The highly mechanised weapons handling system aboard HMS Queen Elizabeth is perhaps one of the most complex systems aboard, moving palletised munitions around the vessel to connect the magazines, hangar and flight deck.

Babcock Integrated Technology director Matt Hatson commented on the system:

“The HMWHS is the first maritime application of shore-based commercial warehousing processes using automated systems with all-electric control, adapted for safe transport and stowage of munitions in a warship environment.

Munitions can be delivered, in bulk, to the point of use at rates that could not be achieved manually, whilst minimising the manpower requirement in what is traditionally a labour-intensive process, thus delivering reduced through-life cost, as well as a saving in onboard living accommodation requirements.”

The HMWHS moves palletised munitions from the magazines and weapon preparation areas, along track ways and via several lifts, forward and aft or port and starboard.

The movement of munitions is achieved by 56 ‘moles’, each able to lift and move a payload to locations around the ship using dedicated tracks and lifts. The moles can transfer payloads between each other.

The tracks can carry a pallet to magazines, the hangar, weapons preparation areas, and the flight deck. In a change from normal procedures the magazines are unmanned, the movement of pallets is controlled from a central location, and manpower is only required when munitions are being initially stored or prepared for use

This system speeds up delivery and reduces the size of the crew.

Babcock developed the design as part of the overall ship development and was awarded the contract covering final design, design integration with the shipyards, manufacturing, assembly, installation, test and commissioning in 2008.

Babcock was the design authority while Thales is the systems integrator.

Babcock describe the system:

“The QE Class HMWHS provides mechanical handling facilities for moving palletised munitions around the deep magazine and weapon preparation areas, and a series of weapons lifts to connect the magazines, hangar, weapon preparation area and flight deck.

This state-of-the-art system represents the first maritime application of shore-based commercial warehousing processes using automated systems with all-electric control, adapted for safe transport and stowage of munitions in a warship environment.

The system significantly reduces the manpower requirement for what is traditionally a labour-intensive, time-consuming and potentially hazardous process, helping to reduce through-life costs and maximise safety.”

When I toured the vessel in December I was taken aback by the sheer scale of the HMWHS, spaces within the magazine and the level of protection this system has from combat damage. The system was massive in scale, easily the size of a medium supermarket and served by a complex rail system.

Needless to say, I managed to trip over it!

9 COMMENTS

  1. It would be good to see the system in action. I wonder if some of these automation techniques can be used for a future HMS Ocean and Albion-Class replacement.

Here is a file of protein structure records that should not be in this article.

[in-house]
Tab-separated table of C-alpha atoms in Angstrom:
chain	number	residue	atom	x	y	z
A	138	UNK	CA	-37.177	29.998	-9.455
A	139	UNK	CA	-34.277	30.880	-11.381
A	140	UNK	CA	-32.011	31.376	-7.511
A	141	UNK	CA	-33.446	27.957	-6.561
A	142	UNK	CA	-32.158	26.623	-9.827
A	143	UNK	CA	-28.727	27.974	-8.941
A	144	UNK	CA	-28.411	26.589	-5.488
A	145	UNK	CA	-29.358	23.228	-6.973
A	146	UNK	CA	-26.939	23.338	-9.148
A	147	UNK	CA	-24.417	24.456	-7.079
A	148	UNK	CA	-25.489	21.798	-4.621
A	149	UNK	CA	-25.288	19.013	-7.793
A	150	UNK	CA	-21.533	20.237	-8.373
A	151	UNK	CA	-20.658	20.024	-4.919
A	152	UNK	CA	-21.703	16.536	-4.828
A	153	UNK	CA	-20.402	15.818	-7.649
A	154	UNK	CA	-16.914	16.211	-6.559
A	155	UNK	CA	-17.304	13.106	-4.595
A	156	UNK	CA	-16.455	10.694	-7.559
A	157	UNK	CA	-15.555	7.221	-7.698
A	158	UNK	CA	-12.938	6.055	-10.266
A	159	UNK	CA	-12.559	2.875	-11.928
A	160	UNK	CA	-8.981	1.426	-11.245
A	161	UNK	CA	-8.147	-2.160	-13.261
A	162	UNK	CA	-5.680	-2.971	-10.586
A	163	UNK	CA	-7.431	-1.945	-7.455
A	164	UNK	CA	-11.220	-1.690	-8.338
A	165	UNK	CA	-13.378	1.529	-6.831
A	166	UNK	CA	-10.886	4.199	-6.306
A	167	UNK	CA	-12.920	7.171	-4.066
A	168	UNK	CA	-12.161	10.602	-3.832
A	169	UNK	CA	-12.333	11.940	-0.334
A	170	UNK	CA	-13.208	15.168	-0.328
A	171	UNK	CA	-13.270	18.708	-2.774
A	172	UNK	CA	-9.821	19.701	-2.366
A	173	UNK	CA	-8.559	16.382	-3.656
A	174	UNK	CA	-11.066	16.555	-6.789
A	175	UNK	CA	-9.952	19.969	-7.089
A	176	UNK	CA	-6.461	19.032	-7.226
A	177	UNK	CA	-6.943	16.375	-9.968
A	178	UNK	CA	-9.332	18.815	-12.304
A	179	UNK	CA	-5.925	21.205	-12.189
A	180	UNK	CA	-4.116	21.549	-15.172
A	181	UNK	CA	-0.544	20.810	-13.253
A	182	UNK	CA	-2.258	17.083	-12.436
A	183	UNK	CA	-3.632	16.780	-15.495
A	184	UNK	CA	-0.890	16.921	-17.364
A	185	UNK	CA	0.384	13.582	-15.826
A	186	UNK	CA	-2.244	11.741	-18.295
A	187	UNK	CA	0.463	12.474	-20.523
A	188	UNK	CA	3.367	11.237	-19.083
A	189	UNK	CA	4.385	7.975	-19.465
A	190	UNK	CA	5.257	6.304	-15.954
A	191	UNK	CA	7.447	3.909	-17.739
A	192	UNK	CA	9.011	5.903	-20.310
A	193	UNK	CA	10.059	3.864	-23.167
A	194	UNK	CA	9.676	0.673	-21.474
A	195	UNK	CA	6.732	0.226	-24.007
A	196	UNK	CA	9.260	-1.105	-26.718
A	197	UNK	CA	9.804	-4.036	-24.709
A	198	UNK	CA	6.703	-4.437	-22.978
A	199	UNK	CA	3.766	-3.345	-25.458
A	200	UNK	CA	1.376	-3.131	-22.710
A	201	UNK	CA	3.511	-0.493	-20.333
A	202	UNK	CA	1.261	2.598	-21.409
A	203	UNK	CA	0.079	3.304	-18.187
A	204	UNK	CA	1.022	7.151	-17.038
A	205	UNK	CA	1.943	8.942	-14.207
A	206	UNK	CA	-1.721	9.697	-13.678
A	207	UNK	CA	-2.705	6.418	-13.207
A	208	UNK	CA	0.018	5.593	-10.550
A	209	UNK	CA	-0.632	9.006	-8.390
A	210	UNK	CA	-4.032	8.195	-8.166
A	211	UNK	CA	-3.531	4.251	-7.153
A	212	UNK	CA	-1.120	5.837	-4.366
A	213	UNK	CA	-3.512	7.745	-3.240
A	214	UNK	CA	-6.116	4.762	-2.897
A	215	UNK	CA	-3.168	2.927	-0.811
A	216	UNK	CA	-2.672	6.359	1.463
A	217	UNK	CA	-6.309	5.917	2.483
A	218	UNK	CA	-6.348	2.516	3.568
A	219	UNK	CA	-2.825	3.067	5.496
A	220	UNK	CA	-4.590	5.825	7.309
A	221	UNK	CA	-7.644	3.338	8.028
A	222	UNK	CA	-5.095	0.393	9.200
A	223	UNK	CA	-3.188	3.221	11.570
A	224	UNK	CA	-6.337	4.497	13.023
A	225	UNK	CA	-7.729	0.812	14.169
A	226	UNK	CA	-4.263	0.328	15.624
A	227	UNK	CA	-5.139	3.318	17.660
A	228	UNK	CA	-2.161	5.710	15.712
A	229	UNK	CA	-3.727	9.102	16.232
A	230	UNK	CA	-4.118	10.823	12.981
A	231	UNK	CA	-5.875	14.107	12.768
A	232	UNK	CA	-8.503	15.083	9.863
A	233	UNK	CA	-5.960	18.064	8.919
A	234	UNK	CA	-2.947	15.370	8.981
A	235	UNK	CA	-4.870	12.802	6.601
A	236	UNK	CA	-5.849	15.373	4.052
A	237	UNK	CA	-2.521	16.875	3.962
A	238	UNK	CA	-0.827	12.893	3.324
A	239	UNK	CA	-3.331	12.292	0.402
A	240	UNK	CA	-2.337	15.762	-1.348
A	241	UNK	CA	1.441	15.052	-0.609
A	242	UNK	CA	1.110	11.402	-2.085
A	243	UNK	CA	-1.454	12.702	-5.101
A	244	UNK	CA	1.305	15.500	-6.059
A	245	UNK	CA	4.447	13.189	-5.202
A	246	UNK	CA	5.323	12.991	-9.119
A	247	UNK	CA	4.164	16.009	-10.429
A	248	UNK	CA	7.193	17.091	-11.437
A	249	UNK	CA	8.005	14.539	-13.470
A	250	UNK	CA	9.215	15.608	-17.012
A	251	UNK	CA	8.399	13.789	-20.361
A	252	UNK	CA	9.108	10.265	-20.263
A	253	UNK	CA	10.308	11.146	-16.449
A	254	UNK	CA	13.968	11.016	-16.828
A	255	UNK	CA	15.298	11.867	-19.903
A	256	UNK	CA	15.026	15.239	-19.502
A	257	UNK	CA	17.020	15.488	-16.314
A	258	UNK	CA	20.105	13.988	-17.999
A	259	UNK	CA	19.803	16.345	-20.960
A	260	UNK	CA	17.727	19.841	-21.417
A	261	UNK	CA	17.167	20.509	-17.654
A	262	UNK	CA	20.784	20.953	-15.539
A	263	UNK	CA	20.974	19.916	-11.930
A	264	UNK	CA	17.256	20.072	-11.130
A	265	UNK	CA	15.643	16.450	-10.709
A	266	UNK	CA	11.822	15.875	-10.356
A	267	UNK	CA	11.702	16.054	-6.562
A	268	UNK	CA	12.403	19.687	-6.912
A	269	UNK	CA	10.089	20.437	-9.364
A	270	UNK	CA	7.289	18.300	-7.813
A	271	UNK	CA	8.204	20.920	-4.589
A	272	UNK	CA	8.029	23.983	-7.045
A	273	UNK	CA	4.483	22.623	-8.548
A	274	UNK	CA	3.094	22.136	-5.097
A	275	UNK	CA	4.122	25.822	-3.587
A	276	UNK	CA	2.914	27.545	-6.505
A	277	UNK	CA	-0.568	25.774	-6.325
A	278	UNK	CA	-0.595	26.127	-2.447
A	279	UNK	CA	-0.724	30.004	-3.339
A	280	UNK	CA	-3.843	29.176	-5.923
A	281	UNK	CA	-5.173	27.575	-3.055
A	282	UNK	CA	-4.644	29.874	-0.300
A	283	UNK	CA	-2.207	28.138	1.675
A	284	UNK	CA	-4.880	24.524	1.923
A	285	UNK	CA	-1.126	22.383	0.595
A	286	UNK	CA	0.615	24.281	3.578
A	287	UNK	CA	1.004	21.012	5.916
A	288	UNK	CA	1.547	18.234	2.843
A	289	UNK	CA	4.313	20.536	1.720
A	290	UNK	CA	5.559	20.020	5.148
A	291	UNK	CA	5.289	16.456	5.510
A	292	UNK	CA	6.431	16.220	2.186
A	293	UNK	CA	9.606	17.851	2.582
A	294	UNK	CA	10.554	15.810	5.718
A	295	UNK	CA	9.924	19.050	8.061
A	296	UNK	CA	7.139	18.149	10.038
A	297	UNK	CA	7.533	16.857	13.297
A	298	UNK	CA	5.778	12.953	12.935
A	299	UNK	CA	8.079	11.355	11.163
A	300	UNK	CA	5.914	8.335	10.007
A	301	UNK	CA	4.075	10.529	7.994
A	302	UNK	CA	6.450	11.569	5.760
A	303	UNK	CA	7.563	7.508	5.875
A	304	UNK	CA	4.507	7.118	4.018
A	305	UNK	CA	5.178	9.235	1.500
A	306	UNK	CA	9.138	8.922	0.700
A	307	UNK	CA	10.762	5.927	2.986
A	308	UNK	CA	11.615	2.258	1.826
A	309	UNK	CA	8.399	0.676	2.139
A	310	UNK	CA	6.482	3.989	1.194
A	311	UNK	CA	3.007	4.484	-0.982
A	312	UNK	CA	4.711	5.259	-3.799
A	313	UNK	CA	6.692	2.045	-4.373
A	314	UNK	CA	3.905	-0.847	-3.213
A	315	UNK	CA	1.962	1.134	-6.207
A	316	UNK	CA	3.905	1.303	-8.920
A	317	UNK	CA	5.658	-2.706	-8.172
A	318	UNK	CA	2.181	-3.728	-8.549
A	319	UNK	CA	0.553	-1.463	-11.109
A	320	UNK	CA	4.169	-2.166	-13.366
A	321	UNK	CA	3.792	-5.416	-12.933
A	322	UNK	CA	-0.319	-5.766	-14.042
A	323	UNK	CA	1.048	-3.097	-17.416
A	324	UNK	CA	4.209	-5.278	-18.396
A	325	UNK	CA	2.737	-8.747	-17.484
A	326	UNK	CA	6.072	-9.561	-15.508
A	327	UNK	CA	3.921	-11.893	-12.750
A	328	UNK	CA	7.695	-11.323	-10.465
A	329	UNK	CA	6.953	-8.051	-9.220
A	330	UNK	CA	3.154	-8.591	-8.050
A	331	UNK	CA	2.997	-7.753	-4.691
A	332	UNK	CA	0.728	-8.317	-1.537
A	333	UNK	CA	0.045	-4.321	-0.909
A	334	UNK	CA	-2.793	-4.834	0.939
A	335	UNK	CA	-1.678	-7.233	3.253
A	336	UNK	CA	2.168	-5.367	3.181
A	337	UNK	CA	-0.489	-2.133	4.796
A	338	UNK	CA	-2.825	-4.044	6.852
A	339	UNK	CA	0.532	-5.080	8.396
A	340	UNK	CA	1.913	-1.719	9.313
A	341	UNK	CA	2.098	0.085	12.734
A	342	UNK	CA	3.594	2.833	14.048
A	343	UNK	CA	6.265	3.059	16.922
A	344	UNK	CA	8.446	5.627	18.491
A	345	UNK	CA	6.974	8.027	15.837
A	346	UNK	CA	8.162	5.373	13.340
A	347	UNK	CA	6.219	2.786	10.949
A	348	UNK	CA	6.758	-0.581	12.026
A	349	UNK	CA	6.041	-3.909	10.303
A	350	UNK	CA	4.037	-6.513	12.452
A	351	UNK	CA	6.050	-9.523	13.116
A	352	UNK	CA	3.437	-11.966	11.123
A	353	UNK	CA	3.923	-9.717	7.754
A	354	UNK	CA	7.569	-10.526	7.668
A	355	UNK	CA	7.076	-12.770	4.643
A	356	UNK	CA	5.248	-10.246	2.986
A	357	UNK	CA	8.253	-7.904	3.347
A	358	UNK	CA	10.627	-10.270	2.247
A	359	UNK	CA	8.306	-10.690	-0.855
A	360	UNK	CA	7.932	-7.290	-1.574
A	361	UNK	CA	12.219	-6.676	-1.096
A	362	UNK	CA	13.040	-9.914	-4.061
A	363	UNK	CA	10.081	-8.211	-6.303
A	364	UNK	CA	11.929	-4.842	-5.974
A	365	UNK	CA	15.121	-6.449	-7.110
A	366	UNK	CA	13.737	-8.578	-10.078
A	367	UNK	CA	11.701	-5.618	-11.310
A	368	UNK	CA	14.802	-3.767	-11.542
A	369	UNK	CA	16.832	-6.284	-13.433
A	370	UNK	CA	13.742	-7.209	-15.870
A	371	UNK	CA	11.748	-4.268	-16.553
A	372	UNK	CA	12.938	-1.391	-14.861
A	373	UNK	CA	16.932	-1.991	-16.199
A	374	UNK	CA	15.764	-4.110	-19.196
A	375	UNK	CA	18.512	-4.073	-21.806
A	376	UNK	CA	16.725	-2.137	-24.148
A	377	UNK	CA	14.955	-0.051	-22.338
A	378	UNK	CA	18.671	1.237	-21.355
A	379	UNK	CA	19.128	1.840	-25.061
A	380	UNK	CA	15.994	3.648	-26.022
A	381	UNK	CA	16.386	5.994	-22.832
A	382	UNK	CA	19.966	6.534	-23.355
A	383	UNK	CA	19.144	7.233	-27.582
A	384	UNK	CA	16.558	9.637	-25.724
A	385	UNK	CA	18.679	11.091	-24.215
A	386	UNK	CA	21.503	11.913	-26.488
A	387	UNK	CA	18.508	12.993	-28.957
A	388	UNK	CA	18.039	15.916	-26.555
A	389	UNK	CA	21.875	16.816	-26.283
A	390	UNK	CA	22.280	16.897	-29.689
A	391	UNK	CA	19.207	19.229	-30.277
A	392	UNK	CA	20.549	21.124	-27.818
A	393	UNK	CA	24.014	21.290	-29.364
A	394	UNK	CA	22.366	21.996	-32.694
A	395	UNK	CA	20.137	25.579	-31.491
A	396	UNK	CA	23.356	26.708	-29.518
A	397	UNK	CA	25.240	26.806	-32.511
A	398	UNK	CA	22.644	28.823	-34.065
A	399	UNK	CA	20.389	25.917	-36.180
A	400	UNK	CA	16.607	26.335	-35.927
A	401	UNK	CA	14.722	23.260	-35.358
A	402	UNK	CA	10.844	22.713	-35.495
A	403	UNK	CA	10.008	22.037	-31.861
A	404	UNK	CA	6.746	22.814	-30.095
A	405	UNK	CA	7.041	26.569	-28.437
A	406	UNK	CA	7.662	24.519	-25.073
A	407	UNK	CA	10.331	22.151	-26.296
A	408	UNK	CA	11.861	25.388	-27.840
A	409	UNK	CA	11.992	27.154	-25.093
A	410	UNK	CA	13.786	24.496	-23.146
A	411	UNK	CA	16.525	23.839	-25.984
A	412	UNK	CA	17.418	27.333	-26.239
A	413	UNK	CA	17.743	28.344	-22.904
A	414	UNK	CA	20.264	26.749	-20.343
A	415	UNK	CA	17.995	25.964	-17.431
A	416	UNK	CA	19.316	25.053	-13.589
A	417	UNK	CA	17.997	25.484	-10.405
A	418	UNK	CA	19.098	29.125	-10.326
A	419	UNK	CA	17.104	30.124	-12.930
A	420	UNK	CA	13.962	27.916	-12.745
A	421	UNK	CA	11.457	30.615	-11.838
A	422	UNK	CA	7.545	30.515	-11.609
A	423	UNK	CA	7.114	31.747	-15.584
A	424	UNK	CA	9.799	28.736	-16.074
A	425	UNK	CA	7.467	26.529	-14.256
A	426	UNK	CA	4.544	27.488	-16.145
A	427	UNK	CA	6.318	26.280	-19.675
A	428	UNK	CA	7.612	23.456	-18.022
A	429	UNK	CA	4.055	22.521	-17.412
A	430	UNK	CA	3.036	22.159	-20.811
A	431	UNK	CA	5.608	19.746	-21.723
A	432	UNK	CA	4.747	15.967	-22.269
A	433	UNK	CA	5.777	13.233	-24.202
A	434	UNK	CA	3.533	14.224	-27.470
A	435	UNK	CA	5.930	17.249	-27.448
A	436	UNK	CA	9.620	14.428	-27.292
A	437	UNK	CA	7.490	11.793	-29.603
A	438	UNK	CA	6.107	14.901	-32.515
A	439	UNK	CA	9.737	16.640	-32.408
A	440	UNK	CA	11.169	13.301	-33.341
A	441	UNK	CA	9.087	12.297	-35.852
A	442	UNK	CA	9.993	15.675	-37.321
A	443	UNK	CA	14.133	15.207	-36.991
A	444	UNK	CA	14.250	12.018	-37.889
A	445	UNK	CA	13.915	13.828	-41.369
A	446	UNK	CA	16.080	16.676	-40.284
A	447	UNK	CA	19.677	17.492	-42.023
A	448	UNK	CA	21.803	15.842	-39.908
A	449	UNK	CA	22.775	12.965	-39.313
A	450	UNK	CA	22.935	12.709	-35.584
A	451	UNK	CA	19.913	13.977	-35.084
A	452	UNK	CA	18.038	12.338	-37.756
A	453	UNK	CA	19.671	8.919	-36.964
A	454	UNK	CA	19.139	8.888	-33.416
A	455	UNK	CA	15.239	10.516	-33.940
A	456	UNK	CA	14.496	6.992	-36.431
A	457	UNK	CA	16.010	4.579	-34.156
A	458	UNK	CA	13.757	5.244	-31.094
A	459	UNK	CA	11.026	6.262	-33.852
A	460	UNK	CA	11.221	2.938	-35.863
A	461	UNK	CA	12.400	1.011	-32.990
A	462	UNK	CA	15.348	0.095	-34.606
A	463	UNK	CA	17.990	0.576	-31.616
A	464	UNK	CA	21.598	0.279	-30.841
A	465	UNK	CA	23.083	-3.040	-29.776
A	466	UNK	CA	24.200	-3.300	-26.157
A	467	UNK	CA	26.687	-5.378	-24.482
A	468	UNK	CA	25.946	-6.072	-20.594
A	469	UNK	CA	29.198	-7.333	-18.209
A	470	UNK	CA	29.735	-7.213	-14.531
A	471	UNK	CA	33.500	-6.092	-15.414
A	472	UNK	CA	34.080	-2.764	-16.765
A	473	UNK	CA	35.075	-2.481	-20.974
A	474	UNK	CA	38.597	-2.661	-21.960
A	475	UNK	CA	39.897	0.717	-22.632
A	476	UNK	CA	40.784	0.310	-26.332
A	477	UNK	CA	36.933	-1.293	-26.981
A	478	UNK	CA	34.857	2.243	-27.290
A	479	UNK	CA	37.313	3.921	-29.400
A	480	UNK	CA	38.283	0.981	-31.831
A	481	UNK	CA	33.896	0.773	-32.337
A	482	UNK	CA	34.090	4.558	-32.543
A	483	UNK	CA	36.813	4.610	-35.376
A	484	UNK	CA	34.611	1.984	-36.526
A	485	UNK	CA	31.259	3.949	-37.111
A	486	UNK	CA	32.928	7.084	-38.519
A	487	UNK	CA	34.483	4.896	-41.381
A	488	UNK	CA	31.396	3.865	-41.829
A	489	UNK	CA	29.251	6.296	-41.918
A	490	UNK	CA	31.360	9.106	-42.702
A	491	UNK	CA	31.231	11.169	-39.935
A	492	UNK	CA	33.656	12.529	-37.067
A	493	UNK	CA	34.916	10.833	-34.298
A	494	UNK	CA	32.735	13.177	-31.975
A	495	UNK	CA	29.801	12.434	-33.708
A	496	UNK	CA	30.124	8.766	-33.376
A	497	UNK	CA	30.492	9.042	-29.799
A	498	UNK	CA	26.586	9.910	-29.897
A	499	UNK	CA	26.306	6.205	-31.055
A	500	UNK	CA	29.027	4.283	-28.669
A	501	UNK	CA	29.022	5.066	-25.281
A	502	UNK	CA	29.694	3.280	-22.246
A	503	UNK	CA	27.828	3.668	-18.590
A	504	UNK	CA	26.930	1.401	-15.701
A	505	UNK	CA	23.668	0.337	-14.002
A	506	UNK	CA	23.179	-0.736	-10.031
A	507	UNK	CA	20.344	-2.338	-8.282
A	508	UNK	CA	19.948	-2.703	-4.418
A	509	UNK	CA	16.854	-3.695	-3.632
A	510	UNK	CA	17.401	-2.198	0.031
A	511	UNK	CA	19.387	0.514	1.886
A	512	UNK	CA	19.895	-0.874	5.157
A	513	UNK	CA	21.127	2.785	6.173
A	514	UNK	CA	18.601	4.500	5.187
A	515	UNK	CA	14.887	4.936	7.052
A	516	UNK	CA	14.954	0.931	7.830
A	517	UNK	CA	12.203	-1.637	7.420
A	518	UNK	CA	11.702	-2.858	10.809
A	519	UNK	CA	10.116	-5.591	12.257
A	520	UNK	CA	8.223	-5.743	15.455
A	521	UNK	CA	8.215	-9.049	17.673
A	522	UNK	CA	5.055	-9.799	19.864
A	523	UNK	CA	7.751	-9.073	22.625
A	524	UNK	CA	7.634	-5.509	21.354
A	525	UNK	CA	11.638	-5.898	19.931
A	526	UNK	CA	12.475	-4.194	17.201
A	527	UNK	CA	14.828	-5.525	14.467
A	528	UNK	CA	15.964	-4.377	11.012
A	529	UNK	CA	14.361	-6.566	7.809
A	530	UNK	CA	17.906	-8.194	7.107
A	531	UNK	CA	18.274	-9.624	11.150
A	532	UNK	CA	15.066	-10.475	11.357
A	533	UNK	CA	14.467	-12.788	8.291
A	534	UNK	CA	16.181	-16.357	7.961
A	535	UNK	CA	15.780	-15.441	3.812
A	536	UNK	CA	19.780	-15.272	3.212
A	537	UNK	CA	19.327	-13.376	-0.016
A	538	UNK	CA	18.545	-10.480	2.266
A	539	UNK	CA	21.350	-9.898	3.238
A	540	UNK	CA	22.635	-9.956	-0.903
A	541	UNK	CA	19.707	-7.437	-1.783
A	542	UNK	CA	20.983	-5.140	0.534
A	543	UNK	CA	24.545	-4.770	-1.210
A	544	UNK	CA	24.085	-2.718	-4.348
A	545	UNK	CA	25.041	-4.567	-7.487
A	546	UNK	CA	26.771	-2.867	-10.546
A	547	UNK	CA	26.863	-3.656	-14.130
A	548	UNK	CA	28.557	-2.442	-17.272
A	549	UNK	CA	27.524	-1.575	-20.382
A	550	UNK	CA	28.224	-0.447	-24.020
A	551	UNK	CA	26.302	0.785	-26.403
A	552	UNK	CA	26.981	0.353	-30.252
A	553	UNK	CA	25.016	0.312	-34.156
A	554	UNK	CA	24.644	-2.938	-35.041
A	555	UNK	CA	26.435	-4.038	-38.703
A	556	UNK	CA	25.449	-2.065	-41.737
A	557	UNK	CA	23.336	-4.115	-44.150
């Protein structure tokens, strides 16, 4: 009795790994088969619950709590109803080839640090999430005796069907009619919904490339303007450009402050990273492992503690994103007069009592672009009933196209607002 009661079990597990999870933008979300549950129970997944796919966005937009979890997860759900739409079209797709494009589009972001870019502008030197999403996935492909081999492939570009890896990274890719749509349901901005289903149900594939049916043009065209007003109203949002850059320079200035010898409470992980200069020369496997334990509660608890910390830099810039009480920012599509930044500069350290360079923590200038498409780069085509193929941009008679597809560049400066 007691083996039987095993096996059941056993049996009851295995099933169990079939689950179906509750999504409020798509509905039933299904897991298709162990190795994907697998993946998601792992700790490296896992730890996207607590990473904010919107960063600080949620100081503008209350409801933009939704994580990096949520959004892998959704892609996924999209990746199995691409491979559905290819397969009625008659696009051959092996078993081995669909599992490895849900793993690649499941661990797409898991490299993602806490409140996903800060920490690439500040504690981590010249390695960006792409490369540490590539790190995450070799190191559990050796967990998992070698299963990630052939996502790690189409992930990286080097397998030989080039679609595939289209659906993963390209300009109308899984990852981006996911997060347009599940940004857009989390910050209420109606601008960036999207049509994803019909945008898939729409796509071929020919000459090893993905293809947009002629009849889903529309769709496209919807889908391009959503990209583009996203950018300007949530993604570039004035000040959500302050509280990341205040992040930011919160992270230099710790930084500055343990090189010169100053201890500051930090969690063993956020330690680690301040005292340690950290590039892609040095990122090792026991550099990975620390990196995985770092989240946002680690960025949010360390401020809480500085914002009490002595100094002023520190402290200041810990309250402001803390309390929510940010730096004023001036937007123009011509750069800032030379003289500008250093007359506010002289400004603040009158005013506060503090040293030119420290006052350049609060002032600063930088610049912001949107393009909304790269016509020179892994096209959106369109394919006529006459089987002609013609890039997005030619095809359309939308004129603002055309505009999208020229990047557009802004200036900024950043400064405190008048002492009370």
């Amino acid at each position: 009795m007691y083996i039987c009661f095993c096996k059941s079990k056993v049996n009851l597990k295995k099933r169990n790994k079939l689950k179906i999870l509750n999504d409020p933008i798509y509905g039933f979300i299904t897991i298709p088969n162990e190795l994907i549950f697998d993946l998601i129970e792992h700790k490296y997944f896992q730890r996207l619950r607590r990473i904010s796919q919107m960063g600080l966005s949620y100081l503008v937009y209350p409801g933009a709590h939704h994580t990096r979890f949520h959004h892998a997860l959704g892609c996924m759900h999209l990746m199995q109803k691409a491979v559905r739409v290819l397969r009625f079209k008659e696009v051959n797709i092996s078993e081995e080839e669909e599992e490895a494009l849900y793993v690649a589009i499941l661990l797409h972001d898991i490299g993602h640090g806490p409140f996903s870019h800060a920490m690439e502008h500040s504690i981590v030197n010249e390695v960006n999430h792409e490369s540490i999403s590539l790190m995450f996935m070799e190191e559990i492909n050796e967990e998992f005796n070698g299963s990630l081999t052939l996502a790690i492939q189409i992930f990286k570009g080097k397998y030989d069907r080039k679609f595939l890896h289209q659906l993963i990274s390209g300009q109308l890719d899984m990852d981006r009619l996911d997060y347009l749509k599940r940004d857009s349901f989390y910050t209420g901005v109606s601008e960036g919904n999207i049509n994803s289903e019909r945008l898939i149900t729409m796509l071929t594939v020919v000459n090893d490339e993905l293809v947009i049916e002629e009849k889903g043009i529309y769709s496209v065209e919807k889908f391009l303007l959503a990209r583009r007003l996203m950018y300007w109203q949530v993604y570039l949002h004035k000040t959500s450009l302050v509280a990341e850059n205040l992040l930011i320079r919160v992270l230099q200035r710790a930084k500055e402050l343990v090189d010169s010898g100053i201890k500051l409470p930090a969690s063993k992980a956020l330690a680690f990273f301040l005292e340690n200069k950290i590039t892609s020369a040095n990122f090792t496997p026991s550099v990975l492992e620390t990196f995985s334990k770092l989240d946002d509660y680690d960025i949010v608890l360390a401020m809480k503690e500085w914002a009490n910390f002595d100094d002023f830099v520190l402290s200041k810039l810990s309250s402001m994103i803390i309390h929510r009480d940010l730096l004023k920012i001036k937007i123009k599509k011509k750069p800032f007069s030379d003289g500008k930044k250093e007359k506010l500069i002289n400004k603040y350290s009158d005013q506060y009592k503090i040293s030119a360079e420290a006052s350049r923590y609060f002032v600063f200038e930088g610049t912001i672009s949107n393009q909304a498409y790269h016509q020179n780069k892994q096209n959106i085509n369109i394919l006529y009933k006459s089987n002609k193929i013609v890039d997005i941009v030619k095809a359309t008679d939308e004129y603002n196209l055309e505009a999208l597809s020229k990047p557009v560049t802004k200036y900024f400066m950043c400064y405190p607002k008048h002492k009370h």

• There is no Ocean replacement – being sold off to Brazil for pennies who will pay for her in installments. It’s like HMG can’t wait to get rid of her. How about we keep her in service until such time as the Brazilians save up their pocket money enough to buy her outright!

      Her role to be assumed by the QECs. Albion/Bulwark received/receiving refits, so they should be around for a while.

  2. Are the new US carriers doing anything similar or are they just relying on sheer manpower still?
    Surely having less people involved with something as dangerous as handling weapons on a ship can only be a good thing.

    • Moving weapons is safe. The old adage that I stood by as an Air Weapons maintainer was ” Explosives are safe until you forget they are not” Follow the drills and training and you are fine.

      The advantage of automation is keeping peoples fingers out of the way…
      However…
      When it goes wrong and that little 99 pence diode, photo electric cell or magnetic switch goes U/S and you don’t have a spare because the civvie manufacturer has a MTBF of 99 years ( when used in a warehouse not on a ship!) that’s when it will get to be fun.
      Cynical yes…
      Experienced that issue?
      Many Many times!

  3. Given the similar size of QE vs a US CVN (70k to 100k) the difference in crew size is amazing (700 to over 3000). I suspect that the operating costs of the two will be in a similar ratio. People may talk about availability of the nuc over fossil fuelled power but the all electric system of the QEs is very similar to that of modern cruise liners of similar size, and they achieve 90+% operational time. In terms of the weapons handling, if it is based on large warehouse technology, they operate with virtually 100% availability!

  4. Given the similar size of QE vs a US CVN (70k to 100k) the difference in crew size is amazing (700 to over 3000). I suspect that the operating costs of the two will be in a similar ratio. People may talk about availability of the nuc over fossil fuelled power but the all electric system of the QEs is very similar to that of modern cruise liners of similar size, and they achieve 90+% operational time. In terms of the weapons handling, if it is based on large warehouse technology, they operate with virtually 100% availability!

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